CURRENT AFFAIRS UNIT, RADIO KWARA, ILORIN
PROGRAMME: NEWS COMMENTARY
DATE OF BROADCAST: 15/2/90 AT 1810 HOURS
WRITER: LANRE KAWU
In the aftermath of the release of Nelson Mandela, from the Victor Vester prison, near Cape Town, last Sunday, a host of new developments have come into sharp focus, in the labyrinth of the apartheid system in South Africa, and the work of the national liberation movement. On Wednesday this week, in Lusaka, Zambia, the National Executive Committee of the African National Congress, convened its first meeting since the unbanning of the ANC on February 2nd, and the release of Nelson Mandela.
The Lusaka meeting would certainly be one of the most important in the recent history of the ANC. It is expected to overhaul the whole strategy of the movement, in the light of the opportunities open for legal work within South Africa. The meeting is also expected to define the role which Nelson Mandela and his colleagues, recently released from prison, are to play in the latest stage of the struggle.
While we can disagree with certain Western analysts, about the fact that the ANC was caught totally off-guard by President De Klerk, in his address to Parliament on February 2, there is no doubt, that the ANC must critically explore the new openings in South Africa to extend the struggle for a non-racial democratic South Africa.
In the first address he gave soon after coming out of prison, Nelson Mandela indicated that while the regime must be acknowledged to have moved in a positive direction, it was also clear that major pillars of the Harare Declaration on the Transition to a Democratic South Africa, were not implemented. Thus, the State of Emergency is still in force, the troops are occupying Black townships, and the gates of the prisons have not been thrown open, to release all political prisoners. De Klerk has taken important steps, but still must look over his shoulders to gauge the reactions of right-wing Whites.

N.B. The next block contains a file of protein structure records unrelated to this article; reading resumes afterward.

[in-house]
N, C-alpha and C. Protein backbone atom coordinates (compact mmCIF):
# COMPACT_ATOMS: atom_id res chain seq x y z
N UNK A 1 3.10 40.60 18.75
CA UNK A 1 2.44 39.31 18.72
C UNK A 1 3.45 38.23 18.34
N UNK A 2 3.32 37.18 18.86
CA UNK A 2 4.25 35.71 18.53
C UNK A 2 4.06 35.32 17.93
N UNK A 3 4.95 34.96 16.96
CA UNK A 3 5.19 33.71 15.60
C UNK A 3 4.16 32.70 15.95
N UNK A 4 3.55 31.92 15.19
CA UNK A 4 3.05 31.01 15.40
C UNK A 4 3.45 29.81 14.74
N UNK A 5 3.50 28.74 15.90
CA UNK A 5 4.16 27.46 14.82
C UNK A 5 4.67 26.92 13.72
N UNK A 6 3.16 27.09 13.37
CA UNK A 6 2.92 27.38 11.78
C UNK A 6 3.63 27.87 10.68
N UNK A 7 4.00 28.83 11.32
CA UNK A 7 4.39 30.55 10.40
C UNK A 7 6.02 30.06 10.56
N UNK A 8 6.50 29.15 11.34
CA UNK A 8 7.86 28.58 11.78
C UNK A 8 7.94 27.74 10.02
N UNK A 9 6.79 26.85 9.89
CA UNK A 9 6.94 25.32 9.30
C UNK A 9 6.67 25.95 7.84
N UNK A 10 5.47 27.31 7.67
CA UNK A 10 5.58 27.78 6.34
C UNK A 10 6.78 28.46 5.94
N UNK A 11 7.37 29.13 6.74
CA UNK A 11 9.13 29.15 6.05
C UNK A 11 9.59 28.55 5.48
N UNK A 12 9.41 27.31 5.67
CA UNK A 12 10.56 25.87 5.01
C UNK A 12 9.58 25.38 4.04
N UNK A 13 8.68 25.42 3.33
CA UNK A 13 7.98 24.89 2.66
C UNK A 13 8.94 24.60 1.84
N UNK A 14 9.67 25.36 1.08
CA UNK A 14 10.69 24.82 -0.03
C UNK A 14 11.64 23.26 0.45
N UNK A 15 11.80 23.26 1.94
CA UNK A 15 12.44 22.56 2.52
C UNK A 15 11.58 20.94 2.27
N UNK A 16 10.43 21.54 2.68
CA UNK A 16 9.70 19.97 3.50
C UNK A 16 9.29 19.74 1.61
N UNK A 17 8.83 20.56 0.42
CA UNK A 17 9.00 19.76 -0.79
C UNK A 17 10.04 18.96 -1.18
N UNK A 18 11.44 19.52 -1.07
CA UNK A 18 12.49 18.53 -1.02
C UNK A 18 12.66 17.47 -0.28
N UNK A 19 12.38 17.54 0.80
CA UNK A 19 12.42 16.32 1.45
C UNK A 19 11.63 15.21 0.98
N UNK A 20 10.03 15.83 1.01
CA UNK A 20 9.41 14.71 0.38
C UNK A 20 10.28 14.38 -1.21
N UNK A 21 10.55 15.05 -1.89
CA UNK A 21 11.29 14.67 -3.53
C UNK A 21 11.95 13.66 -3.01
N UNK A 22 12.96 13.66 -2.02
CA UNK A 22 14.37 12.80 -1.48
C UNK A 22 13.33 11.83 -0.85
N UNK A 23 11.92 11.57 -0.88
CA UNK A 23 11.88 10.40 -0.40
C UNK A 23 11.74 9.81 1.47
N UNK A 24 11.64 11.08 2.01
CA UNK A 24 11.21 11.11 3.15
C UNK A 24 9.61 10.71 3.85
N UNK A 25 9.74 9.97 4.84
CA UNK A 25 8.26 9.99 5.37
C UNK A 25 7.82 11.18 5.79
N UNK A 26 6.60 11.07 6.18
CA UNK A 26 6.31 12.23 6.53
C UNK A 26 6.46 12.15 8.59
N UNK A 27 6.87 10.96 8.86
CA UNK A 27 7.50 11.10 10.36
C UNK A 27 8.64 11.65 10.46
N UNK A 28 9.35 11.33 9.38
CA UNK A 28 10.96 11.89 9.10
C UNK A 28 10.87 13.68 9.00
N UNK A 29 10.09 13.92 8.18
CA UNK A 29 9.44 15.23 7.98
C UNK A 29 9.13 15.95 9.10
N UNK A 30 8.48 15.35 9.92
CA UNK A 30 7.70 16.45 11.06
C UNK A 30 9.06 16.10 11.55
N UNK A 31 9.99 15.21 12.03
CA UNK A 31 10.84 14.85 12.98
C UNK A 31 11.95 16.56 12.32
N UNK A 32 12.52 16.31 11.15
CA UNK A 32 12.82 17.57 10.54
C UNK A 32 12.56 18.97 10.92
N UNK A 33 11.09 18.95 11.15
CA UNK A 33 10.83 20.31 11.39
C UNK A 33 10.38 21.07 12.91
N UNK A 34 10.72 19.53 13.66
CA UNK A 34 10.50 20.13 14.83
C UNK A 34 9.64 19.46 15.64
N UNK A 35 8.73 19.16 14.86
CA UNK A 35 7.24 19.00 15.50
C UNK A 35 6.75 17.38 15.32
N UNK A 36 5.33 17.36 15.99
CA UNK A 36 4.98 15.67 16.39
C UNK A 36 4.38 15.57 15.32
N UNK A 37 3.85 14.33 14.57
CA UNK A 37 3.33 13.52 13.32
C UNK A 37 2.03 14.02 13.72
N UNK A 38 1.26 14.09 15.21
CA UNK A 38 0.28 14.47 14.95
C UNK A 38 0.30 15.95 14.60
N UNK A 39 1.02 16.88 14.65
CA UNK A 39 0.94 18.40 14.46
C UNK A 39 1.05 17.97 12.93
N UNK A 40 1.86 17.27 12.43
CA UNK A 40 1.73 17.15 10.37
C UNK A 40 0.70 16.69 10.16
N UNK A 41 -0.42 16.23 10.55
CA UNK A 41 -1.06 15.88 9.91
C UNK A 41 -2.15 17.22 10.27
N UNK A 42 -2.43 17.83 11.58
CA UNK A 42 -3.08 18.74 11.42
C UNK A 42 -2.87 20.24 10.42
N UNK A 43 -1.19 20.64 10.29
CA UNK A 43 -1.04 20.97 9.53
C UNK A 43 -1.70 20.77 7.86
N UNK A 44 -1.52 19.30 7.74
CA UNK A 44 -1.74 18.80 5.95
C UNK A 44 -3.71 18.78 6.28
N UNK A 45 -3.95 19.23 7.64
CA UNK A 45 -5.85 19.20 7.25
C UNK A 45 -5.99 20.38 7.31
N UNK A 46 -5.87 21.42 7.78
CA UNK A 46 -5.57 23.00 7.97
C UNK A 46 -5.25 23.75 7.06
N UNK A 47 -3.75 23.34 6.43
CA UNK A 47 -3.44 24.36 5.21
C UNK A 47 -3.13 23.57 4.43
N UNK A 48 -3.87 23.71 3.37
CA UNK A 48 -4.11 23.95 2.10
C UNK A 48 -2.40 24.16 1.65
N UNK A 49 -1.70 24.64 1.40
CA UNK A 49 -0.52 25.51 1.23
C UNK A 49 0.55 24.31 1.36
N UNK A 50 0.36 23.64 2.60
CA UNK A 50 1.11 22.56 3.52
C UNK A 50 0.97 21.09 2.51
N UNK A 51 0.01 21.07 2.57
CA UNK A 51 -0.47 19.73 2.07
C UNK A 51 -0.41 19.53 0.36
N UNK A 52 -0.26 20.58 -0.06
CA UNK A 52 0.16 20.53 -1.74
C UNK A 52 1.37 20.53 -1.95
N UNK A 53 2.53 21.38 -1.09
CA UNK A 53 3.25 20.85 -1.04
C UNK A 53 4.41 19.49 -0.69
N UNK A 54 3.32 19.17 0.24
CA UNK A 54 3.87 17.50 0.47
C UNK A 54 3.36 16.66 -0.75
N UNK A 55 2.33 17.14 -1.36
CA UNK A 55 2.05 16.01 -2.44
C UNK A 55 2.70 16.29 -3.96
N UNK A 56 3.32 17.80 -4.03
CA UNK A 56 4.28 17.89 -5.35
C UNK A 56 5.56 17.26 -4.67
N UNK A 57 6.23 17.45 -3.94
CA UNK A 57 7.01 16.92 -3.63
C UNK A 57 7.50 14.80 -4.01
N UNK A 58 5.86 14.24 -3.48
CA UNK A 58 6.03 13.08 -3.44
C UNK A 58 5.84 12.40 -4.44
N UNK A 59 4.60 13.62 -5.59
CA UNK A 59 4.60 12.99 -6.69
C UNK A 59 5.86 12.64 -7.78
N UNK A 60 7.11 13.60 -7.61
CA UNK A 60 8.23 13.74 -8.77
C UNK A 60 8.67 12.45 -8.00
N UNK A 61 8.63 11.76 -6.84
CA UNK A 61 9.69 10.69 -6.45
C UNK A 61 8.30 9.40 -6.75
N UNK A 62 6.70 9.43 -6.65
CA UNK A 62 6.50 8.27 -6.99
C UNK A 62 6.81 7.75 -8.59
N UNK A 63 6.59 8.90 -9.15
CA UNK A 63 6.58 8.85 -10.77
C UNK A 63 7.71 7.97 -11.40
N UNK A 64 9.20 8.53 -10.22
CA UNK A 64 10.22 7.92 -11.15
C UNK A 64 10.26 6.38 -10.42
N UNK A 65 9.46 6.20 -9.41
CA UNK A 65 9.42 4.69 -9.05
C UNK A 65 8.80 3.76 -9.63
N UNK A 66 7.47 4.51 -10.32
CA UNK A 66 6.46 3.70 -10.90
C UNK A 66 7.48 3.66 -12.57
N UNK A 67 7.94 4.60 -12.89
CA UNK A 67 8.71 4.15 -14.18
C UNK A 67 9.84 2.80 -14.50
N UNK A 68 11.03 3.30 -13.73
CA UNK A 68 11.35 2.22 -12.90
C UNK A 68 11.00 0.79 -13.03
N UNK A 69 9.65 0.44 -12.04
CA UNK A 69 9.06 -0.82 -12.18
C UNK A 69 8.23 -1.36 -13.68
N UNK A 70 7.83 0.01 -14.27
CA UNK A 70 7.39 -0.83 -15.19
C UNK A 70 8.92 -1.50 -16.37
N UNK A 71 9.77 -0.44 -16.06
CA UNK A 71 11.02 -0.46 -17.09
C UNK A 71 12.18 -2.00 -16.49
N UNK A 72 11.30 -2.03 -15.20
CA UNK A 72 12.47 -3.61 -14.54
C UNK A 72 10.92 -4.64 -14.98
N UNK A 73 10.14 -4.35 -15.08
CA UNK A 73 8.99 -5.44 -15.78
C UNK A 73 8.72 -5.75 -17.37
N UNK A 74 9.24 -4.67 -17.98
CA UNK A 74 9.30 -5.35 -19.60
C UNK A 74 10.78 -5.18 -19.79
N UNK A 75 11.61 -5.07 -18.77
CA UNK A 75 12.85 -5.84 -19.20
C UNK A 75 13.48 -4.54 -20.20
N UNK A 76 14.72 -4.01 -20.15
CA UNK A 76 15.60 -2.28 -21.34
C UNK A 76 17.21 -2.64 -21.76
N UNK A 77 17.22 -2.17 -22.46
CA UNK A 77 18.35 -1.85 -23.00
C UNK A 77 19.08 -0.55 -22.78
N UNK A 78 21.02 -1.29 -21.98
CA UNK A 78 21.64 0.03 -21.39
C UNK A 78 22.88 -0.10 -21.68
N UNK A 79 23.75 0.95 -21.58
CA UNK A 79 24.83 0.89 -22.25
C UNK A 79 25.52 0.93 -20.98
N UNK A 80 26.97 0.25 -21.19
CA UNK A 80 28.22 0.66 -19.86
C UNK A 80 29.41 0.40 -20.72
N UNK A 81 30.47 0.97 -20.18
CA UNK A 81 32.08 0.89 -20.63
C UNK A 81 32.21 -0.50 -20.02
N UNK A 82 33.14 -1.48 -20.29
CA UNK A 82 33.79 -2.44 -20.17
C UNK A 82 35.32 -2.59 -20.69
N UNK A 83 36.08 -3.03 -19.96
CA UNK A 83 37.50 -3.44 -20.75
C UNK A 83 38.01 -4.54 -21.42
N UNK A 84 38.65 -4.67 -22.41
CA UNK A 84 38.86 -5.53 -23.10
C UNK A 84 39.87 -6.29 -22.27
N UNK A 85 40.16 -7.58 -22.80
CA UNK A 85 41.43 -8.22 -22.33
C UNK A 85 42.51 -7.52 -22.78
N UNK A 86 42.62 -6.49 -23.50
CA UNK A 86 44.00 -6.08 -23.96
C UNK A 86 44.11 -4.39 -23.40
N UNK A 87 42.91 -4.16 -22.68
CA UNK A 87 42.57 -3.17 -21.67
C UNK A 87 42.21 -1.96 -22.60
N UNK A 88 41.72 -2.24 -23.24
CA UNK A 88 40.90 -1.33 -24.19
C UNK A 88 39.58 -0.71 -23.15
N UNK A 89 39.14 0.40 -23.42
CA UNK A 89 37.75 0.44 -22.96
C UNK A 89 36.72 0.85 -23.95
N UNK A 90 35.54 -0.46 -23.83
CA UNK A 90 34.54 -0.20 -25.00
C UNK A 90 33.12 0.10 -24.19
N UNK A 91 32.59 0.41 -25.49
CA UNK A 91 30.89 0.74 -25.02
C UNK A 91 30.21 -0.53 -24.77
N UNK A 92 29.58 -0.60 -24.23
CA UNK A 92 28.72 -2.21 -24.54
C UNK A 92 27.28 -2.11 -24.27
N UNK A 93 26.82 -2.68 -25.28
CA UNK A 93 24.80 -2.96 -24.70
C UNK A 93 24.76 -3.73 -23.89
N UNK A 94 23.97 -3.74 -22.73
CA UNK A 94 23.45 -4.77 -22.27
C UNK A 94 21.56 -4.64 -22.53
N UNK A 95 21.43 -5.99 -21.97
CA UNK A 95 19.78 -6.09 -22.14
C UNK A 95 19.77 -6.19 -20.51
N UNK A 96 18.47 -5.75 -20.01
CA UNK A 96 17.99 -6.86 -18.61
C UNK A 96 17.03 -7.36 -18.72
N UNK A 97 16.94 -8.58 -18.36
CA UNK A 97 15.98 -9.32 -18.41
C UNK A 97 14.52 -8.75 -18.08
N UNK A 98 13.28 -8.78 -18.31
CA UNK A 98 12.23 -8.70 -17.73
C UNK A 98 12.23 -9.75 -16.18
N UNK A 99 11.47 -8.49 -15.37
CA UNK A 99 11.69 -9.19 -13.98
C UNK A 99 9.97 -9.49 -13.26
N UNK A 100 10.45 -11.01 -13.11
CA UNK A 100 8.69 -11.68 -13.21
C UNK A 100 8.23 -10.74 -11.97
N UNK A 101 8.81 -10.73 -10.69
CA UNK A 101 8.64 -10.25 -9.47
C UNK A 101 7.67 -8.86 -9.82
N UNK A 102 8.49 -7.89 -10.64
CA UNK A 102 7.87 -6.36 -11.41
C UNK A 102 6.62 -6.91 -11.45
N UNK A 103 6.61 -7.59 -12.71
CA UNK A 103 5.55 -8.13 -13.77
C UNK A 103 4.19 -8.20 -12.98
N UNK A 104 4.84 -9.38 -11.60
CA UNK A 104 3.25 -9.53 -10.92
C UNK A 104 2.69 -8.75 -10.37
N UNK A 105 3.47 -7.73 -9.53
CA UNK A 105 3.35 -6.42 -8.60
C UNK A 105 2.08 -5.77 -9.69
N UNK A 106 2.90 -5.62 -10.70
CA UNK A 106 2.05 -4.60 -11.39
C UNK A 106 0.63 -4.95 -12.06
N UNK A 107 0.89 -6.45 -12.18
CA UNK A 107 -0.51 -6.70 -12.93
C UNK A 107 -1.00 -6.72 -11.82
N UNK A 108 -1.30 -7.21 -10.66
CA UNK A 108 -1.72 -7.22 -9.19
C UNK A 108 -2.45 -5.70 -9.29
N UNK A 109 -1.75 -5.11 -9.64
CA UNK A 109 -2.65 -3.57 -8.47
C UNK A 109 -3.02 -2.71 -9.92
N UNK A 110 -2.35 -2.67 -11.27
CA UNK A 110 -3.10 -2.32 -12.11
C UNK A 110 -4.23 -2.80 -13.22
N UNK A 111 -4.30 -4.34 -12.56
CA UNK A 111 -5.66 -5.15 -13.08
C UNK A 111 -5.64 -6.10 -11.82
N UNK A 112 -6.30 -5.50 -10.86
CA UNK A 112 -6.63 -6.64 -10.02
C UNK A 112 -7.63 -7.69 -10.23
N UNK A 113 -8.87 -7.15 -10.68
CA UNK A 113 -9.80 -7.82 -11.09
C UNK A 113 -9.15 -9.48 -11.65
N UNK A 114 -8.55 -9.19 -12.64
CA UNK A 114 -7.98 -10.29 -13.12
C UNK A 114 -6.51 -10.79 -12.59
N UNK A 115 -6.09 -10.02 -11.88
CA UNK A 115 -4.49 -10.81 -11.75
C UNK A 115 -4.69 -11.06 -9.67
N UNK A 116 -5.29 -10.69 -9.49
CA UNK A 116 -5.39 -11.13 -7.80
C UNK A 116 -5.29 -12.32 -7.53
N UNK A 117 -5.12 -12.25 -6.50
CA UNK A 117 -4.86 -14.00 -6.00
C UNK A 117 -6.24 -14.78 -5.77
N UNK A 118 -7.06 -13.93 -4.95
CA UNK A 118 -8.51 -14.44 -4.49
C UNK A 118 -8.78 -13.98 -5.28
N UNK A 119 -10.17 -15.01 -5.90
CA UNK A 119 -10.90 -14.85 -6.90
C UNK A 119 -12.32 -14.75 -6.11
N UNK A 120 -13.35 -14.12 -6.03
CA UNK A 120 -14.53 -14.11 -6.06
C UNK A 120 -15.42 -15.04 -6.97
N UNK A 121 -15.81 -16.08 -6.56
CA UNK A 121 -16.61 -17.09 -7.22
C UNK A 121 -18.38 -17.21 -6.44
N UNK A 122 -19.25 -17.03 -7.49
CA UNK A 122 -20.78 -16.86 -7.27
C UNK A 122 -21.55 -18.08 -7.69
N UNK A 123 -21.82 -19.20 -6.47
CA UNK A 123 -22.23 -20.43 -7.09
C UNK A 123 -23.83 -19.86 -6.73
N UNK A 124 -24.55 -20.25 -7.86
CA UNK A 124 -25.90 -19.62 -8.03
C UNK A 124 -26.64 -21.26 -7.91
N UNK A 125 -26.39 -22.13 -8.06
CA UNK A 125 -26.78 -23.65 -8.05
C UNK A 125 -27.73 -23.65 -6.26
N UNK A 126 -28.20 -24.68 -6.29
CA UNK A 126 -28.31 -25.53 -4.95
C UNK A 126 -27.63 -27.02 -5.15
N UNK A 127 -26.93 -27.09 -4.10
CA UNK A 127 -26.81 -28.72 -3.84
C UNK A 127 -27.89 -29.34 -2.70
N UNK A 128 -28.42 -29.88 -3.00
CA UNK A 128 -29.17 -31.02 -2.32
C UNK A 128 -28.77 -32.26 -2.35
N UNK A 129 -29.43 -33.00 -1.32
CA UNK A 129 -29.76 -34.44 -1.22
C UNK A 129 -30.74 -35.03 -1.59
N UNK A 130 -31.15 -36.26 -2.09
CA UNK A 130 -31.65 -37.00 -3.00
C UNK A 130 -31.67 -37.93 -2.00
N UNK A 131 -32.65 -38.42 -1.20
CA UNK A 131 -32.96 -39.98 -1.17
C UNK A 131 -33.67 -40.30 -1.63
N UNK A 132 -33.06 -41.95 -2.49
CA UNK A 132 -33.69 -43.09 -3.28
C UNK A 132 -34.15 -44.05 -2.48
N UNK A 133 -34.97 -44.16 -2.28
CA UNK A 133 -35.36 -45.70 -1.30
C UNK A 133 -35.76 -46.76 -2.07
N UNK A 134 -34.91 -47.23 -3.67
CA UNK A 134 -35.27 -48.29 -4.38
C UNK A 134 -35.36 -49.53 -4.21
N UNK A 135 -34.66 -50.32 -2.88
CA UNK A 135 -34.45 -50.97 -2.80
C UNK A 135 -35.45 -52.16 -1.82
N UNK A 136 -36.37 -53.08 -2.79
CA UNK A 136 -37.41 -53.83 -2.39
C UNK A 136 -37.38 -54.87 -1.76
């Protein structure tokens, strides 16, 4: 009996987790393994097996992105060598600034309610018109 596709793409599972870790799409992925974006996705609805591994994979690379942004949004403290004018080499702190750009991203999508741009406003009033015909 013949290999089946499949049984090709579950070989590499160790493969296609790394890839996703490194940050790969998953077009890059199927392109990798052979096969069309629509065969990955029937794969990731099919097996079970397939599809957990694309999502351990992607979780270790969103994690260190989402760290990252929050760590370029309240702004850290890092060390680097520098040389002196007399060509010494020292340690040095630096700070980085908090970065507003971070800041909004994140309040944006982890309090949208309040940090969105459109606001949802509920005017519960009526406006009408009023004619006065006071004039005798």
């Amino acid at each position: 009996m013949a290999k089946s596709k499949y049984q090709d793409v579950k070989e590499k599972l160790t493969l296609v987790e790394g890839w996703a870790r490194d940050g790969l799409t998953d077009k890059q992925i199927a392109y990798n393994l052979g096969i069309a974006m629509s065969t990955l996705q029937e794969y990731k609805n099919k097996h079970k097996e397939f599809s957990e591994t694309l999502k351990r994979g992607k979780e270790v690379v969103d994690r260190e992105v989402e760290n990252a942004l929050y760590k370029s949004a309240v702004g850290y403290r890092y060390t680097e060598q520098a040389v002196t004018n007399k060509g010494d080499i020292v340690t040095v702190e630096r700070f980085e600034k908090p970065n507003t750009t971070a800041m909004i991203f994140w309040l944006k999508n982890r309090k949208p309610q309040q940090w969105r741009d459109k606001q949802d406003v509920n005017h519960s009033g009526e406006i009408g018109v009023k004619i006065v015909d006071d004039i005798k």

In the aftermath of Nelson Mandela’s release, the Conservative Party opposition in Parliament had threatened to take Mandela, Sisulu, and a host of other leaders to court, under the terms of the Internal Security Act, while also hoping to whip up the fears of the White community enough to be able to defeat President De Klerk’s reforming Nationalist Party in elections slated for the next four years.
In the meantime, a series of by-elections will take place in the next couple of months, during which they hope to project themselves as the true defenders of White interests. But the most reactionary challenge has come from a band of thugs, organised in the Afrikaner Resistance Organisation (AWB), who went into the streets a few days ago, shouting “HANG MANDELA”.
In the Natal Province, the death and destruction sown by the vigilantes of the Inkatha Organisation escalated in the wake of Mandela’s release. Chief Gatsha Buthelezi’s pretences as a genuine leader of the South African people has long been exposed by his stance in opposition to sanctions and unscrupulous willingness to work within the structures of apartheid.
It would seem that the situation in South Africa is much more complicated now, than it was, before the release of Nelson Mandela. That indeed is the truth. South Africa is going through the pains of transition, from a society of institutionalised violence, prejudice and privileges for the White minority, into an uncertain future. Uncertain, because democratic, non-racial and majority rule, is not an automatic outcome of the present impasse.
Much would still depend on the vigilance and discipline of the Black majority. It is in this light, that Nelson Mandela’s call on the international community to uphold sanctions against the racist regime, as the process in the country unfolds, should be understood. This is because even the much that has been achieved in South Africa, came, not because the White minority wanted it. The changes came because of the dialectics of internal and external circumstances, which exposed apartheid for what it always was, a crime against humanity.